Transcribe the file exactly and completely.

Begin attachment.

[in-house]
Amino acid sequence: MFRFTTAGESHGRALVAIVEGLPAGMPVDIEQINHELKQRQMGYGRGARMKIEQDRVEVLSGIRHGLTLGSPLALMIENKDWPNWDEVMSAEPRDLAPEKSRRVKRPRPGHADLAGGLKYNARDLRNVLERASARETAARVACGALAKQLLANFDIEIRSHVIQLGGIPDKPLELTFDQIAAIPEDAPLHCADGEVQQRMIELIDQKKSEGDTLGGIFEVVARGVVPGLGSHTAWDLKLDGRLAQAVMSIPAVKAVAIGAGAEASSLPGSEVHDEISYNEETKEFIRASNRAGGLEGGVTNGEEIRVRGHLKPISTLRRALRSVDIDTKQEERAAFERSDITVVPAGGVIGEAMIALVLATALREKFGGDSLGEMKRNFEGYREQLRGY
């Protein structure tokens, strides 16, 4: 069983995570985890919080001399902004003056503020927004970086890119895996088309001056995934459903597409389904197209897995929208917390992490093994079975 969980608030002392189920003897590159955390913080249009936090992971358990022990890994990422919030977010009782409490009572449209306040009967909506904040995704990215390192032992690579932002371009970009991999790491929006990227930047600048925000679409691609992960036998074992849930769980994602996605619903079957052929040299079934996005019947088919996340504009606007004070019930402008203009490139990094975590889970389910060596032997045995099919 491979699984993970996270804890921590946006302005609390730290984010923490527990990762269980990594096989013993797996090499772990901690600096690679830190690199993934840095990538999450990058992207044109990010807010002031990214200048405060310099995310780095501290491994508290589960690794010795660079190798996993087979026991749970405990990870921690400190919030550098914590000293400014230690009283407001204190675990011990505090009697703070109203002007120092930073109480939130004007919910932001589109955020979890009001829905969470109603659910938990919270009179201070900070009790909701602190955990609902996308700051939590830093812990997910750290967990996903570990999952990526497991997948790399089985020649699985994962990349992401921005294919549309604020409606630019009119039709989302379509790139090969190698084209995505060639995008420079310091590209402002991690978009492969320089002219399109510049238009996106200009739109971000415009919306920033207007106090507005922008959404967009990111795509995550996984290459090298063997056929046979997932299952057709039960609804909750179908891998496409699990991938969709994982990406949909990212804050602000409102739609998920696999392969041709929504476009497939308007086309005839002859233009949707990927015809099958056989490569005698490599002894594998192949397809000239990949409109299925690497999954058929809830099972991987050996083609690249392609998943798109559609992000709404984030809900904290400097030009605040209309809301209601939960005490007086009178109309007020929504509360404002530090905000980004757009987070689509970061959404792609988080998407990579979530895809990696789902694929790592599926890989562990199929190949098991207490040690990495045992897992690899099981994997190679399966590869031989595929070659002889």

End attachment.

[in-house]
Amino acid sequence: MFRFTTAGESHGRALVAIVEGLPAGMPVDIEQINHELKQRQMGYGRGARMKIEQDRVEVLSGIRHGLTLGSPLALMIENKDWPNWDEVMSAEPRDLAPEKSRRVKRPRPGHADLAGGLKYNARDLRNVLERASARETAARVACGALAKQLLANFDIEIRSHVIQLGGIPDKPLELTFDQIAAIPEDAPLHCADGEVQQRMIELIDQKKSEGDTLGGIFEVVARGVVPGLGSHTAWDLKLDGRLAQAVMSIPAVKAVAIGAGAEASSLPGSEVHDEISYNEETKEFIRASNRAGGLEGGVTNGEEIRVRGHLKPISTLRRALRSVDIDTKQEERAAFERSDITVVPAGGVIGEAMIALVLATALREKFGGDSLGEMKRNFEGYREQLRGY
């Protein structure tokens, strides 16, 4: 069983995570985890919080001399902004003056503020927004970086890119895996088309001056995934459903597409389904197209897995929208917390992490093994079975 969980608030002392189920003897590159955390913080249009936090992971358990022990890994990422919030977010009782409490009572449209306040009967909506904040995704990215390192032992690579932002371009970009991999790491929006990227930047600048925000679409691609992960036998074992849930769980994602996605619903079957052929040299079934996005019947088919996340504009606007004070019930402008203009490139990094975590889970389910060596032997045995099919 491979699984993970996270804890921590946006302005609390730290984010923490527990990762269980990594096989013993797996090499772990901690600096690679830190690199993934840095990538999450990058992207044109990010807010002031990214200048405060310099995310780095501290491994508290589960690794010795660079190798996993087979026991749970405990990870921690400190919030550098914590000293400014230690009283407001204190675990011990505090009697703070109203002007120092930073109480939130004007919910932001589109955020979890009001829905969470109603659910938990919270009179201070900070009790909701602190955990609902996308700051939590830093812990997910750290967990996903570990999952990526497991997948790399089985020649699985994962990349992401921005294919549309604020409606630019009119039709989302379509790139090969190698084209995505060639995008420079310091590209402002991690978009492969320089002219399109510049238009996106200009739109971000415009919306920033207007106090507005922008959404967009990111795509995550996984290459090298063997056929046979997932299952057709039960609804909750179908891998496409699990991938969709994982990406949909990212804050602000409102739609998920696999392969041709929504476009497939308007086309005839002859233009949707990927015809099958056989490569005698490599002894594998192949397809000239990949409109299925690497999954058929809830099972991987050996083609690249392609998943798109559609992000709404984030809900904290400097030009605040209309809301209601939960005490007086009178109309007020929504509360404002530090905000980004757009987070689509970061959404792609988080998407990579979530895809990696789902694929790592599926890989562990199929190949098991207490040690990495045992897992690899099981994997190679399966590869031989595929070659002889």